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Is sociopolitical egalitarianism related to bodily and facial formidability in men?

Price, Michael E., Sheehy-Skeffington, Jennifer, Sidnaius, James and Pound, Nicholas (2017) Is sociopolitical egalitarianism related to bodily and facial formidability in men? Evolution and Human Behavior, 38 (5). pp. 626-634. ISSN 1090-5138

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Identification Number: 10.1016/j.evolhumbehav.2017.04.001

Abstract

Social bargaining models predict that men should calibrate their egalitarian attitudes to their formidability and/or attractiveness. A simple social bargaining model predicts a direct negative association between formidability/attractiveness and egalitarianism, whereas a more complex model predicts an association moderated by wealth. Our study tested both models with 171 men, using two sociopolitical egalitarianism measures: social dominance orientation and support for redistribution. Predictors included bodily formidability and attractiveness and four facial measures (attractiveness, dominance, masculinity, and width-to-height ratio). We also controlled for time spent lifting weights, and experimentally manipulated self-perceived formidability in an attempt to influence egalitarianism. Both the simple and complex social bargaining models received partial support: sociopolitical egalitarianism was negatively related to bodily formidability, but unrelated to other measures of bodily/facial formidability/attractiveness; and a formidability-wealth interaction did predict variance in support for redistribution, but the nature of this interaction differed somewhat from that reported in previous research. Results of the experimental manipulation suggested that egalitarianism is unaffected by self-perceived formidability in the immediate short-term. In sum, results provided some support for both the simple and complex social bargaining models, but suggested that further research is needed to explain why male formidability/attractiveness and egalitarianism are so often negatively related.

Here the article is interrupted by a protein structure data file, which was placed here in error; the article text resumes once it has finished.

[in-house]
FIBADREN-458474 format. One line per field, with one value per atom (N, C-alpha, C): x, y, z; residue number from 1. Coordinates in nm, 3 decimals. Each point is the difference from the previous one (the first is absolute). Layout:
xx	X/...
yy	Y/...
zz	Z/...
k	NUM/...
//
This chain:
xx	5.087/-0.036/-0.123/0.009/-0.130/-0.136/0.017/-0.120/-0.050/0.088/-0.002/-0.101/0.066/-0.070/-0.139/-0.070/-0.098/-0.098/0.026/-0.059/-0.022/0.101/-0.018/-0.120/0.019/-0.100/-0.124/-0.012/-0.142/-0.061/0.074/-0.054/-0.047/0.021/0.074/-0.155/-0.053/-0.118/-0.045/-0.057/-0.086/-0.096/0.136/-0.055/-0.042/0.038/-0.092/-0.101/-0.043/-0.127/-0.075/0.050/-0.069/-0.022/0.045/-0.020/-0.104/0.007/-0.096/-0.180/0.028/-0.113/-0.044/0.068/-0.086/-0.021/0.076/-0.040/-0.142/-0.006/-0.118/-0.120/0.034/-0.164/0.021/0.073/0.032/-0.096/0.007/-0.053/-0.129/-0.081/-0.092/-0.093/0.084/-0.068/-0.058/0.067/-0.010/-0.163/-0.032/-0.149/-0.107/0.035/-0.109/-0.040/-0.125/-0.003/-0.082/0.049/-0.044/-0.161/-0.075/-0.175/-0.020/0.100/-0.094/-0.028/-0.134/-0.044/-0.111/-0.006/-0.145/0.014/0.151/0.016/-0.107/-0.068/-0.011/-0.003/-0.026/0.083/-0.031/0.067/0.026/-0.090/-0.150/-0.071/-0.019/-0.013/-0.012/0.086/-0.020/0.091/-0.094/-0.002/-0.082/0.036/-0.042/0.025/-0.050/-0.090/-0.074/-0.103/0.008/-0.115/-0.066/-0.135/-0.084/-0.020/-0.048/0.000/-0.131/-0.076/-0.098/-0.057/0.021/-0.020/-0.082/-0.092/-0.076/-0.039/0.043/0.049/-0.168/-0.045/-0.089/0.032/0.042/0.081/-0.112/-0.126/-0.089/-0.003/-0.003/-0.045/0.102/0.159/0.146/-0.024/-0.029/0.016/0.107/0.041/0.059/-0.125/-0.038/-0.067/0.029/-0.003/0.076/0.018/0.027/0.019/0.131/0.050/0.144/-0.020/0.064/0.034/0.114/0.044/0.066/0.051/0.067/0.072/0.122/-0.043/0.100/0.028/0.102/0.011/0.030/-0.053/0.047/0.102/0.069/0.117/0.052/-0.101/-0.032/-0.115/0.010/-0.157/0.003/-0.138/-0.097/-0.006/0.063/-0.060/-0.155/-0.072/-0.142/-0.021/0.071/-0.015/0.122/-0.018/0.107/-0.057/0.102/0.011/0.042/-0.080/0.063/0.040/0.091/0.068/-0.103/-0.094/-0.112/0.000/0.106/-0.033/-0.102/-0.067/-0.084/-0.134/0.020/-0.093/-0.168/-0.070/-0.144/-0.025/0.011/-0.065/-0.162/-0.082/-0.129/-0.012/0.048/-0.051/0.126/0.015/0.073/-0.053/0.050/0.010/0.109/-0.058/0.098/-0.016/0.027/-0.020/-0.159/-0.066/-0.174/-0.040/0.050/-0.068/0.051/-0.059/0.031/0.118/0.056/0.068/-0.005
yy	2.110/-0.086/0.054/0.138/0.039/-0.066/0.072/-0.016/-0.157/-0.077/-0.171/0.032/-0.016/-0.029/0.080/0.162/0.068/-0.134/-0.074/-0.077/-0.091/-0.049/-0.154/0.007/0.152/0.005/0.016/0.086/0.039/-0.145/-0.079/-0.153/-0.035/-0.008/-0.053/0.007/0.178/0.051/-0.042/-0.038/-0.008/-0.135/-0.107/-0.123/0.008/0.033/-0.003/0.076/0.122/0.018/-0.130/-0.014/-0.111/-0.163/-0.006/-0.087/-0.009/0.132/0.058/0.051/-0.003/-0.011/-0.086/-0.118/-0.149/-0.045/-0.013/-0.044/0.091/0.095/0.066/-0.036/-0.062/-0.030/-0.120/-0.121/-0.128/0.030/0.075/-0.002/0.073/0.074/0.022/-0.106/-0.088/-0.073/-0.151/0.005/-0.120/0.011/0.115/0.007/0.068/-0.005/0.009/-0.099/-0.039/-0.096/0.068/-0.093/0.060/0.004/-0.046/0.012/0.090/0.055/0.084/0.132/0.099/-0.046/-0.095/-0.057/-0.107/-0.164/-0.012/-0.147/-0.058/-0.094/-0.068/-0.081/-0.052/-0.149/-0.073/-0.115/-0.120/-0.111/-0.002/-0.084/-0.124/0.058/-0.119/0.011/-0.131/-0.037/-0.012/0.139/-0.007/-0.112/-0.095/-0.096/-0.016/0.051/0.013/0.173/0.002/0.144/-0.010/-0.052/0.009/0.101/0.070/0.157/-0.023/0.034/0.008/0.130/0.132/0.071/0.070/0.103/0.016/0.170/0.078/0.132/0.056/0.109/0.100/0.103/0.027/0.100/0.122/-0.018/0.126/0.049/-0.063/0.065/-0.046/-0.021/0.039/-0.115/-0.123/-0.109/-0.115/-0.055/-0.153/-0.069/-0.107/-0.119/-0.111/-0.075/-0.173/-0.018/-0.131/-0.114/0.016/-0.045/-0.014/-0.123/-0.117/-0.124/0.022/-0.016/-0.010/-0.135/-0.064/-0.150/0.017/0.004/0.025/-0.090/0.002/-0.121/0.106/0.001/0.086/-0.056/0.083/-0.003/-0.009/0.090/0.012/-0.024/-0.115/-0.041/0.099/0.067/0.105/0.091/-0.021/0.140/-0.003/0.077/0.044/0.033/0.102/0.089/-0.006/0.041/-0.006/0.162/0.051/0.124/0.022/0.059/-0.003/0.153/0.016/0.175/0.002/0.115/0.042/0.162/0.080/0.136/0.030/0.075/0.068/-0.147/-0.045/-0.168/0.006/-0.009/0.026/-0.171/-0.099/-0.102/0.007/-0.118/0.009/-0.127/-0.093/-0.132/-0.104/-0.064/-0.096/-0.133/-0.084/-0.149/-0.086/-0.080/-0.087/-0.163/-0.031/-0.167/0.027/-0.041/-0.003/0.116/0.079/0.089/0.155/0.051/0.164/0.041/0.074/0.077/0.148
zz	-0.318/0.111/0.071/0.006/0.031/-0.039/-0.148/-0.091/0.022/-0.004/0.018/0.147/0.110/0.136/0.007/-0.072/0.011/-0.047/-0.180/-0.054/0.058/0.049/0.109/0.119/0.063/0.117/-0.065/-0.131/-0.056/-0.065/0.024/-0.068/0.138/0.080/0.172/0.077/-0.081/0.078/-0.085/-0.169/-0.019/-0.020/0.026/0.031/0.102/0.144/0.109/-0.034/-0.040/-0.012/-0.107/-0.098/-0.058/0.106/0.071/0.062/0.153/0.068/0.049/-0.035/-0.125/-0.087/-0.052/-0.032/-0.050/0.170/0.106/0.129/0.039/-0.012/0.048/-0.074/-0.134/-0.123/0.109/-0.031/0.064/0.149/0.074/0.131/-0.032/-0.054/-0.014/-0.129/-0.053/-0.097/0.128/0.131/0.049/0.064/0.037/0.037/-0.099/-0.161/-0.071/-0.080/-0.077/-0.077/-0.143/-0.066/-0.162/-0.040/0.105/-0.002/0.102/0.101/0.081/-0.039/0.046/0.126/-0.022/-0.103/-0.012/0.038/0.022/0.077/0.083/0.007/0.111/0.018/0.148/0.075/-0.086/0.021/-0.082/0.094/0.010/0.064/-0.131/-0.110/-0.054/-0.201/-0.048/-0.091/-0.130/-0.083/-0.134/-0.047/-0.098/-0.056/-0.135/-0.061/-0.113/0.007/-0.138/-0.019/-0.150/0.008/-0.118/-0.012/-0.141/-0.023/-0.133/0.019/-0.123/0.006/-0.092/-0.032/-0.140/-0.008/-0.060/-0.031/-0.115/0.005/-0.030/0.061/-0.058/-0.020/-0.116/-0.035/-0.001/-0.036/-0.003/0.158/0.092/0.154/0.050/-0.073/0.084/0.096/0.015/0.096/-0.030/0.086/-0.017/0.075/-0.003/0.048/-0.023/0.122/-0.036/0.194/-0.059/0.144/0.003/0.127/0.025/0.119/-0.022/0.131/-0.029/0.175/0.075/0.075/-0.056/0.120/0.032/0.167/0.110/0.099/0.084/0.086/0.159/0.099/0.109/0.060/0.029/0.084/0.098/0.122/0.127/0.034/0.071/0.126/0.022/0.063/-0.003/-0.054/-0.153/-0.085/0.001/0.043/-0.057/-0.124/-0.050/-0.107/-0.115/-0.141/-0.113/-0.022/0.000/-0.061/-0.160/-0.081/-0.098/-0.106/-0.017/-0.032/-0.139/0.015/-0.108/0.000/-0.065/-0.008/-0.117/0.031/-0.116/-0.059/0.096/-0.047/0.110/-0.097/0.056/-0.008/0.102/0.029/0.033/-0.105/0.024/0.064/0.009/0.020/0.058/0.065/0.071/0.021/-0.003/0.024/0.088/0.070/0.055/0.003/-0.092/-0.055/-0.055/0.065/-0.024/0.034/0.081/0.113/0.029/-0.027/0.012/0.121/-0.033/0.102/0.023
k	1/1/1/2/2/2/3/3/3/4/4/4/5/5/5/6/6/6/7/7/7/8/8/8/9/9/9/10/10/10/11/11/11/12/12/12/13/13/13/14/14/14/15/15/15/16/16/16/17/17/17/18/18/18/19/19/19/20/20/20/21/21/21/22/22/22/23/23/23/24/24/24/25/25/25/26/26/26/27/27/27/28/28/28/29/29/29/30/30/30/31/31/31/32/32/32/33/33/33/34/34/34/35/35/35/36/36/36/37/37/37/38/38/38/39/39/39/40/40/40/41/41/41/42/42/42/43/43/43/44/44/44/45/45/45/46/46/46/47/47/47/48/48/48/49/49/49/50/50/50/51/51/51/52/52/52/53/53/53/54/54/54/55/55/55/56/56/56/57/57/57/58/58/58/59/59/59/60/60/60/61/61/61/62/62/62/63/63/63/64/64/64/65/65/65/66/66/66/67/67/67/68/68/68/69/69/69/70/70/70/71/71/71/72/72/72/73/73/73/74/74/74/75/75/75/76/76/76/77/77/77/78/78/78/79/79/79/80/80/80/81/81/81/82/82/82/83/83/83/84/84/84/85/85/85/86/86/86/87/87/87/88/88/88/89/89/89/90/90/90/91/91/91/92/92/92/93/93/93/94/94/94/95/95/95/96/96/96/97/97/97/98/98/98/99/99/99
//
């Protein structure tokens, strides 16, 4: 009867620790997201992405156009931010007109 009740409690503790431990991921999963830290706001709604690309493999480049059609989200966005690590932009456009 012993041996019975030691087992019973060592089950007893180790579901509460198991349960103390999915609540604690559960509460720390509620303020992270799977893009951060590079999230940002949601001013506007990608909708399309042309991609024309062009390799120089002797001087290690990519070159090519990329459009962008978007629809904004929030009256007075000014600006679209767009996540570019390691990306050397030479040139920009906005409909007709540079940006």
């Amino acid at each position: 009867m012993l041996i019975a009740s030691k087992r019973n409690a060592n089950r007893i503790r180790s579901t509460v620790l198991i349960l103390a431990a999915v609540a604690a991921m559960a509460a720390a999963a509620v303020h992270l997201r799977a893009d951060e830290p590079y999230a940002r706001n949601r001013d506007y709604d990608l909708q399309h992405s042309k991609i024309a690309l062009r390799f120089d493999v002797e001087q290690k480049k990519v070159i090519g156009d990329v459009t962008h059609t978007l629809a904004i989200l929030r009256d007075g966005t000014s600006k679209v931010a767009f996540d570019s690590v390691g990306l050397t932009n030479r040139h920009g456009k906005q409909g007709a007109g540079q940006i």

Item Type: Article
Official URL: http://www.ehbonline.org/
Additional Information: © 2017 The Authors © CC BY-NC-ND 4.0
Divisions: Psychological and Behavioural Science
Subjects: B Philosophy. Psychology. Religion > BF Psychology
H Social Sciences > HM Sociology
Sets: Departments > Psychological and Behavioural Science
Date Deposited: 07 Apr 2017 16:41
Last Modified: 20 Jan 2020 06:28
URI: http://eprints.lse.ac.uk/id/eprint/73081

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